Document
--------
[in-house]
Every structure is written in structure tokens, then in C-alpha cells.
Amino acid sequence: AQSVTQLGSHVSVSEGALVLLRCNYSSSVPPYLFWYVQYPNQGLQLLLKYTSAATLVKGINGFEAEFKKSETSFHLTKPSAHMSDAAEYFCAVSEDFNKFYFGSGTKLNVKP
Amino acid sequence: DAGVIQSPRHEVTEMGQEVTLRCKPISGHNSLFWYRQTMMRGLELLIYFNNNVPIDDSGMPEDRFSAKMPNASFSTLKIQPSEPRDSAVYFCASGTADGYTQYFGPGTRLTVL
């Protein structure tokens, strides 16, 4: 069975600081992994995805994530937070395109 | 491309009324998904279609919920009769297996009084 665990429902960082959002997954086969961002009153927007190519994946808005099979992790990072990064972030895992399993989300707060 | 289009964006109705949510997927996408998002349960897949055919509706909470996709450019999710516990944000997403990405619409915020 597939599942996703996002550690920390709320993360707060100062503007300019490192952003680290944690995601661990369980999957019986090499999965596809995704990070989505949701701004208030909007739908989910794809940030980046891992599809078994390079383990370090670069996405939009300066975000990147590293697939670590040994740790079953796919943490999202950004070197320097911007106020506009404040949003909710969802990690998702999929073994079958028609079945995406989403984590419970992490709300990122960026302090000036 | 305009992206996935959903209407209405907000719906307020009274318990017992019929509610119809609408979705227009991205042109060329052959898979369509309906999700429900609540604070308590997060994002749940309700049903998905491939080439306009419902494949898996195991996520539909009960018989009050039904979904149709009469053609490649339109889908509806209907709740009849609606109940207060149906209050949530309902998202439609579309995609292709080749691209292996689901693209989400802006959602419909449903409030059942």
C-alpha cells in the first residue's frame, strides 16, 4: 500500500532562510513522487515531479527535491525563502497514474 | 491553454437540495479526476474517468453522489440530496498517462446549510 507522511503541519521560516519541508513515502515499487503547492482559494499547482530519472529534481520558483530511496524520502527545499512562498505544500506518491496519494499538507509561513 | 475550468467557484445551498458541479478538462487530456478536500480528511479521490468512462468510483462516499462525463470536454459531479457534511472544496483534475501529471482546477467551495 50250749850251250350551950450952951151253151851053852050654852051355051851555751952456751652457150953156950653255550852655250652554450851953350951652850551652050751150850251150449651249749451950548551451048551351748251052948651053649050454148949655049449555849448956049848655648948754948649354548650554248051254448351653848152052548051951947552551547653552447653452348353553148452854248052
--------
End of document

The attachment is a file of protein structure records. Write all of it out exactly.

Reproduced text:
[in-house]
Every structure is written in structure tokens, then in C-alpha cells.
Amino acid sequence: AQSVTQLGSHVSVSEGALVLLRCNYSSSVPPYLFWYVQYPNQGLQLLLKYTSAATLVKGINGFEAEFKKSETSFHLTKPSAHMSDAAEYFCAVSEDFNKFYFGSGTKLNVKP
Amino acid sequence: DAGVIQSPRHEVTEMGQEVTLRCKPISGHNSLFWYRQTMMRGLELLIYFNNNVPIDDSGMPEDRFSAKMPNASFSTLKIQPSEPRDSAVYFCASGTADGYTQYFGPGTRLTVL
């Protein structure tokens, strides 16, 4: 069975600081992994995805994530937070395109 | 491309009324998904279609919920009769297996009084 665990429902960082959002997954086969961002009153927007190519994946808005099979992790990072990064972030895992399993989300707060 | 289009964006109705949510997927996408998002349960897949055919509706909470996709450019999710516990944000997403990405619409915020 597939599942996703996002550690920390709320993360707060100062503007300019490192952003680290944690995601661990369980999957019986090499999965596809995704990070989505949701701004208030909007739908989910794809940030980046891992599809078994390079383990370090670069996405939009300066975000990147590293697939670590040994740790079953796919943490999202950004070197320097911007106020506009404040949003909710969802990690998702999929073994079958028609079945995406989403984590419970992490709300990122960026302090000036 | 305009992206996935959903209407209405907000719906307020009274318990017992019929509610119809609408979705227009991205042109060329052959898979369509309906999700429900609540604070308590997060994002749940309700049903998905491939080439306009419902494949898996195991996520539909009960018989009050039904979904149709009469053609490649339109889908509806209907709740009849609606109940207060149906209050949530309902998202439609579309995609292709080749691209292996689901693209989400802006959602419909449903409030059942």
C-alpha cells in the first residue's frame, strides 16, 4: 500500500532562510513522487515531479527535491525563502497514474 | 491553454437540495479526476474517468453522489440530496498517462446549510 507522511503541519521560516519541508513515502515499487503547492482559494499547482530519472529534481520558483530511496524520502527545499512562498505544500506518491496519494499538507509561513 | 475550468467557484445551498458541479478538462487530456478536500480528511479521490468512462468510483462516499462525463470536454459531479457534511472544496483534475501529471482546477467551495 50250749850251250350551950450952951151253151851053852050654852051355051851555751952456751652457150953156950653255550852655250652554450851953350951652850551652050751150850251150449651249749451950548551451048551351748251052948651053649050454148949655049449555849448956049848655648948754948649354548650554248051254448351653848152052548051951947552551547653552447653452348353553148452854248052